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Climate Change causing snow avalanches in Kashmir: Experts
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Climate Change causing snow avalanches in Kashmir: Experts

Post by Irfan Yattoo on Monday, February 6, 2023

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Srinagar, Feb 05: As Kashmir witnessed multiple snow avalanches during this winter, environmental experts attribute the frequent occurrence of avalanches to global warming and climate change in the Himalayan region.
Experts said that environmental degradation and the rise of temperatures due to global warming have largely impacted glaciers and ice caps, which was causing snow avalanches and other natural disasters.
Pertinent to mention, Four days ago, two Polish skiers were killed and 19 others  were rescued following an avalanche in the Ski resort of Gulmarg in  north Kashmir. It was followed by three avalanches in Gurez sector.
Senior earth scientist and environmental expert, Prof Shakil Ahmad Romshoo told Rising Kashmir that climate change is evident in Valley. He said over the past two decades there has been an increase in global temperatures and there was authentic data available to support it.
“Usually during the Chillai-Kalan (Coldest part of winter) in Kashmir, most areas would witness subzero temperatures. Due to that there were less chances of avalanches. Traditionally we used to witness more snowfall and low rain during Chillai-Kalan but now the weather conditions are totally opposite of it,” Prof. Romshoo said.
Prof. Romshoo, who is presently Vice Chancellor of the Islamic University of Science and Technology Awantipora said that there are clues all over the world that avalanche patterns are changing on our warming planet and the same changes are being witnessed in Kashmir valley.
“There is a sudden increase in temperatures due to global warming and that prompts melting in snow avalanche areas. When melting occurs, the interface between the mountain surface and snow gets less friction. After that it starts sliding quickly,” he said.
Prof. Romshoo said that avalanches are rapid downward flows of big masses of snow over a steep slope, and happen in mountain regions all over the world. It can break away from adjacent and underlying areas of snow, sliding on layers of ice.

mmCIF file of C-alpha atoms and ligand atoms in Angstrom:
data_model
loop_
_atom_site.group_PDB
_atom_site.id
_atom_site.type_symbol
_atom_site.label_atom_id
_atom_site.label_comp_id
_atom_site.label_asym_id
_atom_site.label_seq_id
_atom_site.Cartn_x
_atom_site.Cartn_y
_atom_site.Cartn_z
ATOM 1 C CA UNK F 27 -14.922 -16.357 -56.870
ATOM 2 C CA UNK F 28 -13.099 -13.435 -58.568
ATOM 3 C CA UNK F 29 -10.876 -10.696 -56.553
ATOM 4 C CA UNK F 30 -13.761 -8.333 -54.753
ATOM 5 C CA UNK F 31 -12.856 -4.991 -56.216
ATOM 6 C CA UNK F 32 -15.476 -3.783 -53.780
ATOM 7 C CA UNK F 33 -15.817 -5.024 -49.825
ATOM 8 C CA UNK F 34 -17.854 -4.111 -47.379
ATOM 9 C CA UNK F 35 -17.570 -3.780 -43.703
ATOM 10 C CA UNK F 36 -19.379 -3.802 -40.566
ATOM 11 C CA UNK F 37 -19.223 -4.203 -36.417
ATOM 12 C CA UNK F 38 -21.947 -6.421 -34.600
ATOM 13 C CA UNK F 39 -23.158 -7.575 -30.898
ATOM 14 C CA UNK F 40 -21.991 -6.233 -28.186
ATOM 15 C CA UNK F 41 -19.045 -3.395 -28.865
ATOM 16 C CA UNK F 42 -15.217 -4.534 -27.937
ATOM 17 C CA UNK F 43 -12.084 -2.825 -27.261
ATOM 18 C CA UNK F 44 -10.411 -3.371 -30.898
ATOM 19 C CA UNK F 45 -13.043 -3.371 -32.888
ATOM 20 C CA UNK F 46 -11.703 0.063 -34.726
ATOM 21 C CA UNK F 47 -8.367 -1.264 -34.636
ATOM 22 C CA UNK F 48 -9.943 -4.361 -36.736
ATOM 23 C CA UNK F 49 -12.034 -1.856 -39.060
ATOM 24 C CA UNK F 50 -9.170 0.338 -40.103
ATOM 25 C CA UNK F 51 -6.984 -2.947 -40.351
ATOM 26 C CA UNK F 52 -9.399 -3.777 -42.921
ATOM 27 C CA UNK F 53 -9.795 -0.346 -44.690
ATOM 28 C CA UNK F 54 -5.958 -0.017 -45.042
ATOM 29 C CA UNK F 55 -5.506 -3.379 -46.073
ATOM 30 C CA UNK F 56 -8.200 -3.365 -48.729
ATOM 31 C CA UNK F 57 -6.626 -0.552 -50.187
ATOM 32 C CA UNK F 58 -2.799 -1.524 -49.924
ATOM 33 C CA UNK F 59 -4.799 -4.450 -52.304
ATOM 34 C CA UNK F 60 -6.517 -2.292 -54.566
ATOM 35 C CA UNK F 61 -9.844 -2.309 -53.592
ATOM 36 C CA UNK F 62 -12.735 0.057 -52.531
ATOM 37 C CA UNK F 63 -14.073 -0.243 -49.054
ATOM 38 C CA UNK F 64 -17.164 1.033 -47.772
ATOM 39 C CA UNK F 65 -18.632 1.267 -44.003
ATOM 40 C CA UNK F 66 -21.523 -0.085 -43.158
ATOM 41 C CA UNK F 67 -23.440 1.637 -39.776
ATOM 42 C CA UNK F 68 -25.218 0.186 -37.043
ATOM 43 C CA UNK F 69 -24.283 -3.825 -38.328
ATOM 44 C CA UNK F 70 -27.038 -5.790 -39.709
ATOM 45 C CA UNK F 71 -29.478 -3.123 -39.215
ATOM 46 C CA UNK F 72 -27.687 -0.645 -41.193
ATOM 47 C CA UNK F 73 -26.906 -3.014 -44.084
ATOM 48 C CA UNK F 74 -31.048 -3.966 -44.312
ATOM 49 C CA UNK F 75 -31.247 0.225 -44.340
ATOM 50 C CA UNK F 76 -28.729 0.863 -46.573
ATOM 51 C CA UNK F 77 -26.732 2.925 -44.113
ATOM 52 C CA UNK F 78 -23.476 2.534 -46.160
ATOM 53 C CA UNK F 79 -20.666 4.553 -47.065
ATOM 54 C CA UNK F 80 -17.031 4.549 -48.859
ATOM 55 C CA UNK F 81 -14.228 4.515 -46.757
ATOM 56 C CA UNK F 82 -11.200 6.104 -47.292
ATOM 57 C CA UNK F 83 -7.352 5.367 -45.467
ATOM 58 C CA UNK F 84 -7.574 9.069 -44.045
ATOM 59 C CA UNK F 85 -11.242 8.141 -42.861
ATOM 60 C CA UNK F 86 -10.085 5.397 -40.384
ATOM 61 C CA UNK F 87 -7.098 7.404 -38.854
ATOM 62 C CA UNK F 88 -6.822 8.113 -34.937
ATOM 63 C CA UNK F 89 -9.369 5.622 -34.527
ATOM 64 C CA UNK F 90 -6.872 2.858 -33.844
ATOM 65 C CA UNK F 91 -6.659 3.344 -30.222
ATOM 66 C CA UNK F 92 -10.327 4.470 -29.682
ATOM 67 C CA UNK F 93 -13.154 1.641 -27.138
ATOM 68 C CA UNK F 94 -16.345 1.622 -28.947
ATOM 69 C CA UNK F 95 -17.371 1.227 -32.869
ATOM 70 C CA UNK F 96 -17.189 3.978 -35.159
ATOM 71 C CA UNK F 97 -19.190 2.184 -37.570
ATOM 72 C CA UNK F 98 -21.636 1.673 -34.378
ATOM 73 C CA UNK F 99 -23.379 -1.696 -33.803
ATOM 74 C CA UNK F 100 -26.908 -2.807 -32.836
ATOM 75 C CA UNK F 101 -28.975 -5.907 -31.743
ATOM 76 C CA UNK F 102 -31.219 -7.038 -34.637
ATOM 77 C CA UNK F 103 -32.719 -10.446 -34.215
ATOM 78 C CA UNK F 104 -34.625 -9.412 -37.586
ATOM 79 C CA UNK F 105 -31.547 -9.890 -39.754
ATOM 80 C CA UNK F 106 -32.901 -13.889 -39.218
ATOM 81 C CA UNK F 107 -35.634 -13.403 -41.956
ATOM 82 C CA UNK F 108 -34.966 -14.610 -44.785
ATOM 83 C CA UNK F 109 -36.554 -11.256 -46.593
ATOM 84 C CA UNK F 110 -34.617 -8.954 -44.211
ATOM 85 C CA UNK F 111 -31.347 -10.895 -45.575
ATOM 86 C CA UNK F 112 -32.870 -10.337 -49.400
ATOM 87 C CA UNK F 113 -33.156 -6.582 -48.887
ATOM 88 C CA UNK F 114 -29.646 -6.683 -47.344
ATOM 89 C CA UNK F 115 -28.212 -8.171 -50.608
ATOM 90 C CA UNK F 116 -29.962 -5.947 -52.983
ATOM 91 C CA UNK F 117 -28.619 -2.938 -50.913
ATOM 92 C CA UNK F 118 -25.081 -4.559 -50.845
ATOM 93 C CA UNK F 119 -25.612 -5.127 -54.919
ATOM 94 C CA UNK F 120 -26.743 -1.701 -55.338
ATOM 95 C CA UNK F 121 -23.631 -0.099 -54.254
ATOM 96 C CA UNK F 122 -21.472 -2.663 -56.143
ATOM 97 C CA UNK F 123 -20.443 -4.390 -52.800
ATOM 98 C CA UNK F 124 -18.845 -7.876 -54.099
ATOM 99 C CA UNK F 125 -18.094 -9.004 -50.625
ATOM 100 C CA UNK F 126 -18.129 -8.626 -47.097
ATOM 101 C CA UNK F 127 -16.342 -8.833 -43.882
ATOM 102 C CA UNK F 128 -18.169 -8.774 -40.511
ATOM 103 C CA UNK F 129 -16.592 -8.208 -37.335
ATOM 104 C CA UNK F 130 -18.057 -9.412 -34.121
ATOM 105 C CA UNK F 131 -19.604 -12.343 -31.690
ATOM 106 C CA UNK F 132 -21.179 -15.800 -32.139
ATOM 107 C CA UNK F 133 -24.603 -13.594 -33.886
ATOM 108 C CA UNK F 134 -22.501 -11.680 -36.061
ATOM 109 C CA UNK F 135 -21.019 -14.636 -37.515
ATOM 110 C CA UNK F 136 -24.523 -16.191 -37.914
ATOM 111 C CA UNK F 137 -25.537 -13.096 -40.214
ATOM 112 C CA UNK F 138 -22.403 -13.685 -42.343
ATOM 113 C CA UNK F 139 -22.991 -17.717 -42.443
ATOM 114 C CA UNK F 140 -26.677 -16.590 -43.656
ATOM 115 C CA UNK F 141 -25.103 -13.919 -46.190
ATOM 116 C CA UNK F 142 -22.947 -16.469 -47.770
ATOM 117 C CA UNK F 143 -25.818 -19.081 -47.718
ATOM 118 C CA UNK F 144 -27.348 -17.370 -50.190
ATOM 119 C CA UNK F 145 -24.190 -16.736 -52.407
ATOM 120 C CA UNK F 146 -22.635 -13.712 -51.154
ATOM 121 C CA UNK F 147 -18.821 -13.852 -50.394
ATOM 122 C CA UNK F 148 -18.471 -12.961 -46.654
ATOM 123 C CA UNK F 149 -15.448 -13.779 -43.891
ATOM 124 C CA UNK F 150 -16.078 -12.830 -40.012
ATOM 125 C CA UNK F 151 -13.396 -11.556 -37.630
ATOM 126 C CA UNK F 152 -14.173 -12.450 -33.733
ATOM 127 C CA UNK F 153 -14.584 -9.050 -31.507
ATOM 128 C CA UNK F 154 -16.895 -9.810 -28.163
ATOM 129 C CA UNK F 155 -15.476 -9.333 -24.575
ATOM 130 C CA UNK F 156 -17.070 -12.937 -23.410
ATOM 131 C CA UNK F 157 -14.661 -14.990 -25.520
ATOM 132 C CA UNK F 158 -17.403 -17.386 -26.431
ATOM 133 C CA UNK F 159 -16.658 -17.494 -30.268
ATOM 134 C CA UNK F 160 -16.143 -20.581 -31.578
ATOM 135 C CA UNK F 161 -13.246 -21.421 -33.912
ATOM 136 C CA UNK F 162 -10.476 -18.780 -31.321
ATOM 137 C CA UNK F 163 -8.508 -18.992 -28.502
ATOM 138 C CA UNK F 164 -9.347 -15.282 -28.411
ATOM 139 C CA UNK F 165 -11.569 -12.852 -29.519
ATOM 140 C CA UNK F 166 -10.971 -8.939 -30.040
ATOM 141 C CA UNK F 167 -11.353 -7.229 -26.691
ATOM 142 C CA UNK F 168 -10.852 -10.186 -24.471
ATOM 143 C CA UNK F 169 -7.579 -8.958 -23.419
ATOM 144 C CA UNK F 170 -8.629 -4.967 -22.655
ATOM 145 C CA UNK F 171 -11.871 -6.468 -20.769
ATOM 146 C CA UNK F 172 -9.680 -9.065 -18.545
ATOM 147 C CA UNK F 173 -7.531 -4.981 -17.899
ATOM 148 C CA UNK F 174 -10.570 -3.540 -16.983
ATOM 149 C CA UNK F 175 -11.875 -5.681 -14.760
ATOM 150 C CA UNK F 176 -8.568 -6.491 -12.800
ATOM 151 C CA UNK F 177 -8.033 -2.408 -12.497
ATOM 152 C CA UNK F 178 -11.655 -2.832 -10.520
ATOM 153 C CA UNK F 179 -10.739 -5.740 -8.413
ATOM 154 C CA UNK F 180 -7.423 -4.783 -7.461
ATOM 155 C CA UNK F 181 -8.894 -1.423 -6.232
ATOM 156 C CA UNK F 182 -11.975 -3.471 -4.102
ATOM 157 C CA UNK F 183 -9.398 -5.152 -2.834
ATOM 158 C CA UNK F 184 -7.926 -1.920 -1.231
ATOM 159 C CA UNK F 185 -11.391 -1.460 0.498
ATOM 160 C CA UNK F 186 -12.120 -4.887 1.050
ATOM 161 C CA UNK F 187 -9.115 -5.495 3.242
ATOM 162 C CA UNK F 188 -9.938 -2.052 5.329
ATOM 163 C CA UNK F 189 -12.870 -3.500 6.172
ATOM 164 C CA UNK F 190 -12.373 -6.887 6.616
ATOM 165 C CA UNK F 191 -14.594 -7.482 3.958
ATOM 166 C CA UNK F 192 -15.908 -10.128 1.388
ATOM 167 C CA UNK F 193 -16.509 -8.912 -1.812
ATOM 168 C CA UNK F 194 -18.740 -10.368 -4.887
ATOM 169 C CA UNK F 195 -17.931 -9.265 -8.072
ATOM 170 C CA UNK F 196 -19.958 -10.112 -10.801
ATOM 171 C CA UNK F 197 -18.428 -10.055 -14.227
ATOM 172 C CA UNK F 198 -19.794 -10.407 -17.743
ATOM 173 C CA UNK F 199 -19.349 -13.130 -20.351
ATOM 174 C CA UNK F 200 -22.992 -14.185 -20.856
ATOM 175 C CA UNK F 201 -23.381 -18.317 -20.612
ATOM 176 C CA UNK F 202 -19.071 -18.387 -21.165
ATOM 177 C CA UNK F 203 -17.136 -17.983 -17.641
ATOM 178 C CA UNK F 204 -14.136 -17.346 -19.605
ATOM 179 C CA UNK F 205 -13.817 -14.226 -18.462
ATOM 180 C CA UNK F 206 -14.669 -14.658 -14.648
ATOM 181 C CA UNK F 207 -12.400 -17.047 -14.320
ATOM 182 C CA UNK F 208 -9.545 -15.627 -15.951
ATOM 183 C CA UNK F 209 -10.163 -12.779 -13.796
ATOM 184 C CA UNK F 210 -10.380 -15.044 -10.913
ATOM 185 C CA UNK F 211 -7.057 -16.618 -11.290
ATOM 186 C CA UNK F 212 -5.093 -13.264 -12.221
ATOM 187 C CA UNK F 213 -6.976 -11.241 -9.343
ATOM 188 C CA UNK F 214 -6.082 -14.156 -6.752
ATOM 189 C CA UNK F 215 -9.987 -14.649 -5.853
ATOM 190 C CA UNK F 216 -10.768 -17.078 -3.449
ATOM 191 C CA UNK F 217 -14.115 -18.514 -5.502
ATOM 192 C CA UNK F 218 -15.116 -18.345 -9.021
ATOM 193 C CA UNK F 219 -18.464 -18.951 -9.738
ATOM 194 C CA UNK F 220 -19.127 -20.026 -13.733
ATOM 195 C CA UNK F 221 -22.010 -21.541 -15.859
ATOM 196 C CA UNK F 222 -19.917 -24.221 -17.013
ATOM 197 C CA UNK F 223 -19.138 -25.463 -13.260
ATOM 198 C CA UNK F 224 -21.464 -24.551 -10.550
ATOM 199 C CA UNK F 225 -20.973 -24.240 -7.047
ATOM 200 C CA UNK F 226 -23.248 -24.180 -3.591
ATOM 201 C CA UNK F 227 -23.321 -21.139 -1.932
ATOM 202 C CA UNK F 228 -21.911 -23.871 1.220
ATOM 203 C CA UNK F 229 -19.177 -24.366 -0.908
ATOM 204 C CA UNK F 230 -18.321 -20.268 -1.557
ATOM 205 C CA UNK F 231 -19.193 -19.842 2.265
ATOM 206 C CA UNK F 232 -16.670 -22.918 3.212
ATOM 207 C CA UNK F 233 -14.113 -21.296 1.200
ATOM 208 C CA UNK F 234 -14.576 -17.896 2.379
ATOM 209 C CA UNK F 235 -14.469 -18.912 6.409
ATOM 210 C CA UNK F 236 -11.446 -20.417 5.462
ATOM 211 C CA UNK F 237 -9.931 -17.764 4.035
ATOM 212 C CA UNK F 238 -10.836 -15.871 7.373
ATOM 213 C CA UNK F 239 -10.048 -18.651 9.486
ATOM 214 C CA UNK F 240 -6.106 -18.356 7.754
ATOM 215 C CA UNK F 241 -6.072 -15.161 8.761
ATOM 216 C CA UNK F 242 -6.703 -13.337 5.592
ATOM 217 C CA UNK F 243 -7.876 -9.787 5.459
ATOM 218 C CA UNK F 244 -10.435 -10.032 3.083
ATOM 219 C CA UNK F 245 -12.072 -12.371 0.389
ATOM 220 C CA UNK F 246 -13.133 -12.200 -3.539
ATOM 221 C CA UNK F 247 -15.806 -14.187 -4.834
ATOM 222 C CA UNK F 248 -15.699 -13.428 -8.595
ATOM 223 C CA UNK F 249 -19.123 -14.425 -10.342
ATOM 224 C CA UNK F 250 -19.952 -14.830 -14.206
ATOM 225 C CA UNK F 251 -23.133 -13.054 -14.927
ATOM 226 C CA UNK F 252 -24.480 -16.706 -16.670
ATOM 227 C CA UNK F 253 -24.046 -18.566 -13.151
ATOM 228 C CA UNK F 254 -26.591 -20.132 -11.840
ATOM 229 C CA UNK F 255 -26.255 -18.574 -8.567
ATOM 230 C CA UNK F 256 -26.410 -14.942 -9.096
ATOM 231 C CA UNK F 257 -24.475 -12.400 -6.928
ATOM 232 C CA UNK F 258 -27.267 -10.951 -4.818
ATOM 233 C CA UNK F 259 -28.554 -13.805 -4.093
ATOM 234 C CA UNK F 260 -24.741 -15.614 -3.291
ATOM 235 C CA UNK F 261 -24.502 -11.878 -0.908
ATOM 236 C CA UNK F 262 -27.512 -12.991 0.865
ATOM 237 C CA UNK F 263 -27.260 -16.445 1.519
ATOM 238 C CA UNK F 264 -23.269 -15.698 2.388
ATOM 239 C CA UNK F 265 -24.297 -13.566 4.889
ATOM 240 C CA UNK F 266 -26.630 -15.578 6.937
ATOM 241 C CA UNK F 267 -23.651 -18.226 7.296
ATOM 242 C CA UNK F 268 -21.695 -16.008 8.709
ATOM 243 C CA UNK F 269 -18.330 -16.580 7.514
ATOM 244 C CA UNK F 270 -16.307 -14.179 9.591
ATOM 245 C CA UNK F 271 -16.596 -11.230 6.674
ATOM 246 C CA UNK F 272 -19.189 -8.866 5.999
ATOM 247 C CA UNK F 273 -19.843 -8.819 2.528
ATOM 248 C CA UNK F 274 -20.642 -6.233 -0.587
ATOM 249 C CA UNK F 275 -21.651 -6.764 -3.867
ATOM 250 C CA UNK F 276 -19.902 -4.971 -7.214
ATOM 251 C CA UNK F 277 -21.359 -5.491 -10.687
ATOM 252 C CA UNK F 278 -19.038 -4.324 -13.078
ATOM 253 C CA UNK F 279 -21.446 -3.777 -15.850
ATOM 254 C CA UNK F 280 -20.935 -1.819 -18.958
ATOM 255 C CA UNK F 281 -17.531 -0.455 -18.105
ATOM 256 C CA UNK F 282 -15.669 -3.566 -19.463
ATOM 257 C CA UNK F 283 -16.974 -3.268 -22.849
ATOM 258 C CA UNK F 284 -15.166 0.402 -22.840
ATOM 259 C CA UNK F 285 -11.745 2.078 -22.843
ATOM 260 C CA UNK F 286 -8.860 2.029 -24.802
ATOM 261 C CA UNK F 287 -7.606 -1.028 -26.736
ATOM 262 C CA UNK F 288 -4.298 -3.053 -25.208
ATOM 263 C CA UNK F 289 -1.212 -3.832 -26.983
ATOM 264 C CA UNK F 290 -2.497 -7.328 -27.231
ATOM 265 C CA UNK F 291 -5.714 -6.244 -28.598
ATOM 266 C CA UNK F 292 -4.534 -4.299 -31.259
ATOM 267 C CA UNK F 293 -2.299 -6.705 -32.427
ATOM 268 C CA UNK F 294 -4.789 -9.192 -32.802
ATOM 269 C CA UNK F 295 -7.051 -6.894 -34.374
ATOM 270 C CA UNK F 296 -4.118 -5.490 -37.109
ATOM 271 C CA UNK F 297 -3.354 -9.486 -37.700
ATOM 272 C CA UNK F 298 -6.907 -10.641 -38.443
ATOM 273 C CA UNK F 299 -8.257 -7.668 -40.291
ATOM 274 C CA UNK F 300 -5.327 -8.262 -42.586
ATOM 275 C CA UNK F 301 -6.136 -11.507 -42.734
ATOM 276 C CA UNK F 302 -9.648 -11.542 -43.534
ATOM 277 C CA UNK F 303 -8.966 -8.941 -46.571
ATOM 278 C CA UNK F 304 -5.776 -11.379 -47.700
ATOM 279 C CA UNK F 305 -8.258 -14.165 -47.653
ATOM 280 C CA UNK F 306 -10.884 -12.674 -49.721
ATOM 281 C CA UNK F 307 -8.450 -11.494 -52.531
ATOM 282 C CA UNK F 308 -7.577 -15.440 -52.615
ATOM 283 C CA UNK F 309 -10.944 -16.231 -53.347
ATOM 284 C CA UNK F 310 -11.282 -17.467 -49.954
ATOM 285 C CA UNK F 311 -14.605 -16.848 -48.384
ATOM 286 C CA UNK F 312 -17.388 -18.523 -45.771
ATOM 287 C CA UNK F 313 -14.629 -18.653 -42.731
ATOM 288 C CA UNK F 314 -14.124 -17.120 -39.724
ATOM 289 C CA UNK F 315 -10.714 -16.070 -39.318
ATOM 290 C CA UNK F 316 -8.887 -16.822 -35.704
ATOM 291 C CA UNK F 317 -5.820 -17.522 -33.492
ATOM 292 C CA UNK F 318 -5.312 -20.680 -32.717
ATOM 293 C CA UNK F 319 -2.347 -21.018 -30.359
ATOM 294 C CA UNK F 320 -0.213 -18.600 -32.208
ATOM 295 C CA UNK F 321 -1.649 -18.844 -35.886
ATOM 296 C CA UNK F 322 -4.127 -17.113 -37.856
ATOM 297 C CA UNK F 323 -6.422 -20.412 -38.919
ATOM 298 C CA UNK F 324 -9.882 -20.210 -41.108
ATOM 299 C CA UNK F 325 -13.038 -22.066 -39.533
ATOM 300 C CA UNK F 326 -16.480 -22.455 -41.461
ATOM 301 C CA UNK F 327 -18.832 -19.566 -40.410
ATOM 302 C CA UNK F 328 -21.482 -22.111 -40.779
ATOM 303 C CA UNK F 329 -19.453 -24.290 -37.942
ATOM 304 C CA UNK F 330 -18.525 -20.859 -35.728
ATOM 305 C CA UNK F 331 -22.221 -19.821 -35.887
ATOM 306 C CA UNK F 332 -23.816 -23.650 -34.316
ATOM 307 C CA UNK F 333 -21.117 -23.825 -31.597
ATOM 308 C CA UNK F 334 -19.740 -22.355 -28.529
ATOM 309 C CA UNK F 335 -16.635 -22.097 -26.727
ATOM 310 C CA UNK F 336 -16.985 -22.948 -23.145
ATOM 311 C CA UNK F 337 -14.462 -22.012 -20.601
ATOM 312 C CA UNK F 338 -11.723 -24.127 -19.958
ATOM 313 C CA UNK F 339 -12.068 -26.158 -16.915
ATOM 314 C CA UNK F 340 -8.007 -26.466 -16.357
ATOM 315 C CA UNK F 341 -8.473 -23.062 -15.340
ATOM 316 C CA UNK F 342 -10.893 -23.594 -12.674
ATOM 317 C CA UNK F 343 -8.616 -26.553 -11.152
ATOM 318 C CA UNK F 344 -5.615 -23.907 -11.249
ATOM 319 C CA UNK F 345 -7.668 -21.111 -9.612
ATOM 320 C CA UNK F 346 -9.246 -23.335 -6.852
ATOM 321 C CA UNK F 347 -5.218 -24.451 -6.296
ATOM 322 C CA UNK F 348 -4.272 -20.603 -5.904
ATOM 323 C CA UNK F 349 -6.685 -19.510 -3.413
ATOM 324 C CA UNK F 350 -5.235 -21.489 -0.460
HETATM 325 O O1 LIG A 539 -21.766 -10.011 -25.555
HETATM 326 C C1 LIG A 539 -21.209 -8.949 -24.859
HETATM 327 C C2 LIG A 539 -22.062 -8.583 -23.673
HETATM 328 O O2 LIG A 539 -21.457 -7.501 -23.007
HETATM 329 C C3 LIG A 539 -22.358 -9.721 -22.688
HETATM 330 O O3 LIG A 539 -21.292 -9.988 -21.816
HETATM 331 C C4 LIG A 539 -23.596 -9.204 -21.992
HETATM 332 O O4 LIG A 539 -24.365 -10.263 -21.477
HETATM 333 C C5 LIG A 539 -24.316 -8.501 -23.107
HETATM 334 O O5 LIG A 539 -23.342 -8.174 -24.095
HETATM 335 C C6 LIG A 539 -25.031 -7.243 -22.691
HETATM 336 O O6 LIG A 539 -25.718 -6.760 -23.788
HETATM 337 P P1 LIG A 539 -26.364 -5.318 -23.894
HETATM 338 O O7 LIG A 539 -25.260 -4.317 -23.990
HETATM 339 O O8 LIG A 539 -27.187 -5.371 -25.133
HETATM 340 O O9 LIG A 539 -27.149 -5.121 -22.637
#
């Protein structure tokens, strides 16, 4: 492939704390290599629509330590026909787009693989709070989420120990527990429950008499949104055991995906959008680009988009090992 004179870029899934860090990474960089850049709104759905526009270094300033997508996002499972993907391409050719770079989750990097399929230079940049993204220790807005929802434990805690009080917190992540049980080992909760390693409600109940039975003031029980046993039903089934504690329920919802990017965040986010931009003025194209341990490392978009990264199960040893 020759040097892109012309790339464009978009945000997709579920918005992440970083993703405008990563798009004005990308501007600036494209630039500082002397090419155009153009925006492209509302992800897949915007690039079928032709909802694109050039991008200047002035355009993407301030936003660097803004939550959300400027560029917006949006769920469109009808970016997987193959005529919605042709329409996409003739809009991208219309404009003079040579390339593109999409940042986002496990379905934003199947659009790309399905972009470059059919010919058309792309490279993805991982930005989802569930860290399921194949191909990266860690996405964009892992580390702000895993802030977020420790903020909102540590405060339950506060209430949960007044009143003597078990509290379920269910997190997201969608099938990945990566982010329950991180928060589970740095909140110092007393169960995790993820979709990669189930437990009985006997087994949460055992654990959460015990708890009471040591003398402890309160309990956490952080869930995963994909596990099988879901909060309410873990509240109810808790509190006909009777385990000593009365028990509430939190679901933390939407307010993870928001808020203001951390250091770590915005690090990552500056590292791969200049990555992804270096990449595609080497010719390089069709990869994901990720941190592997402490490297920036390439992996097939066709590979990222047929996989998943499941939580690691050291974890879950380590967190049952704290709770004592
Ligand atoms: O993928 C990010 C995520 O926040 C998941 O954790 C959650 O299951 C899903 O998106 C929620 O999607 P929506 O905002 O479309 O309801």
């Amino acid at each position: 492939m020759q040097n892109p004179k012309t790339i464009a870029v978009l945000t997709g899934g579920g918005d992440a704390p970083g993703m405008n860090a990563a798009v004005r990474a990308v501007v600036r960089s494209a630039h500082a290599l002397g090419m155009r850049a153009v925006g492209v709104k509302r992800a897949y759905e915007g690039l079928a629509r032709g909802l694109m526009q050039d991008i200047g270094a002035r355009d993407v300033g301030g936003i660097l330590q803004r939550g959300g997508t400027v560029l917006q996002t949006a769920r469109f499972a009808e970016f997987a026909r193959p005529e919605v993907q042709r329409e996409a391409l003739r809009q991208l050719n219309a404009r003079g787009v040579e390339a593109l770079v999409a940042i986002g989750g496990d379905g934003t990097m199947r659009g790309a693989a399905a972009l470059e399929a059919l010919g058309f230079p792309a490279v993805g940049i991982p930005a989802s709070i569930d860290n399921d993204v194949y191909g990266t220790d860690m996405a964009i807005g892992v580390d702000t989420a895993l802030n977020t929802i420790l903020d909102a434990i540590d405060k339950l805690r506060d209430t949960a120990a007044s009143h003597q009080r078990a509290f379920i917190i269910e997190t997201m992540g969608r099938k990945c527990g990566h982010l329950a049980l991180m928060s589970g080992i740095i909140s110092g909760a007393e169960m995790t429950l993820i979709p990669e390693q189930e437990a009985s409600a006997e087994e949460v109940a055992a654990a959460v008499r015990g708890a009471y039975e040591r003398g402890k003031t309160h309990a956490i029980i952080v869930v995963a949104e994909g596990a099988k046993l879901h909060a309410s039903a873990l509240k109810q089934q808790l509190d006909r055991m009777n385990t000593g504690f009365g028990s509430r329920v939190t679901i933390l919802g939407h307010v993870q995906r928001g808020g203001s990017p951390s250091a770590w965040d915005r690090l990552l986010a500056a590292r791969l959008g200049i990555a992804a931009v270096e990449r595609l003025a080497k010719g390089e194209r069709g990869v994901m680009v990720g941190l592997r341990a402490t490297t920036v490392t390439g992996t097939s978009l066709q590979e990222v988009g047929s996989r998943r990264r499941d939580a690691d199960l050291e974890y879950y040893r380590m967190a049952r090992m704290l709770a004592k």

“In the past, snow avalanches used to occur in March or ending February due to an increase in day temperatures in Kashmir but now the region is witnessing global warming and it is impacting drastically,” he said.
Prof. Romshoo said over a period of time reporting of avalanches has definitely increased in recent years due to the upgradation of communication facilities in the far-off areas prone to avalanches.
He said the records related to avalanches are maintained by Snow and Avalanche Study Establishment (SASE), Chandigarh and they are not sharing their data in the public domain.
“We don’t have any official data that would indicate that the frequency of avalanches has increased in the Kashmir valley or elsewhere in the Himalayan region,” he said.
This year, back-to-back snow avalanches hit higher reaches of Kashmir during January and the first week of February, especially after fresh snowfall. 
Director MeT Sonam Lotus said snow avalanches are caused when there is heavy snowfall in higher reaches. In the past snow avalanches have been recorded in  parts of Kashmir.
“To predict avalanches, there is a separate department for that and they issue advisory in advance,” he said.
Dr. Irfan Rashid, who is Assistant Professor at the Department of Geoinformatics, University of Kashmir said there is need for an efficient forecasting system to predict snow avalanches and overcome causalities like in other countries.
“Snow avalanches have some connection with climate change. We did not have specific historical or credible data regarding these avalanches. These might occur also due to climatic change,” he said.
Another KU Professor, who is an environment expert, said the increasing popularity of outdoor winter activities has led to increased numbers of accidents. Mountain snow cover is affected by climate change with increasing air temperatures and changes in precipitation, he said.
“We see that in developed parts of the world, development can outpace avalanche research and mitigation efforts. Recently this winter many avalanches occurred in Kashmir parts that resulted in several casualties,” he said.
He said climatic change is responsible for this and if we allow mining, deforestation and cut down mountains, then these changes can become a threat to lives.
In Jammu and Kashmir, the Department of Disaster Management is issuing snow avalanches warnings. They also advise people to not to venture outside in these areas but still 5 persons have been killed due avalanches this winter in Valley.
Nazim Zia Khan, Secretary to Government, Department of Disaster Management did not respond to repeated calls from this reporter.
On Feb 3, two villages of GurezBandipora were hit by avalanches, blocking the river Kishanganga while another avalanche that hit earlier damaged the water supply in the region.
On January 29, a woman and a teenage girl were killed in an avalanche in Kargil district of Ladakh. On January 13, two non-local workers were killed in an avalanche in Sonamarg area of Ganderbal district in central Kashmir.
In Nov, 2022, three soldiers were killed  after an avalanche hit the Army post in north Kashmir's Kupwara district. Police said that three personnel of 56 Rashtriya Rifles (RR) died as the avalanche hit the Almorah post of Machil sector in Kupwara.

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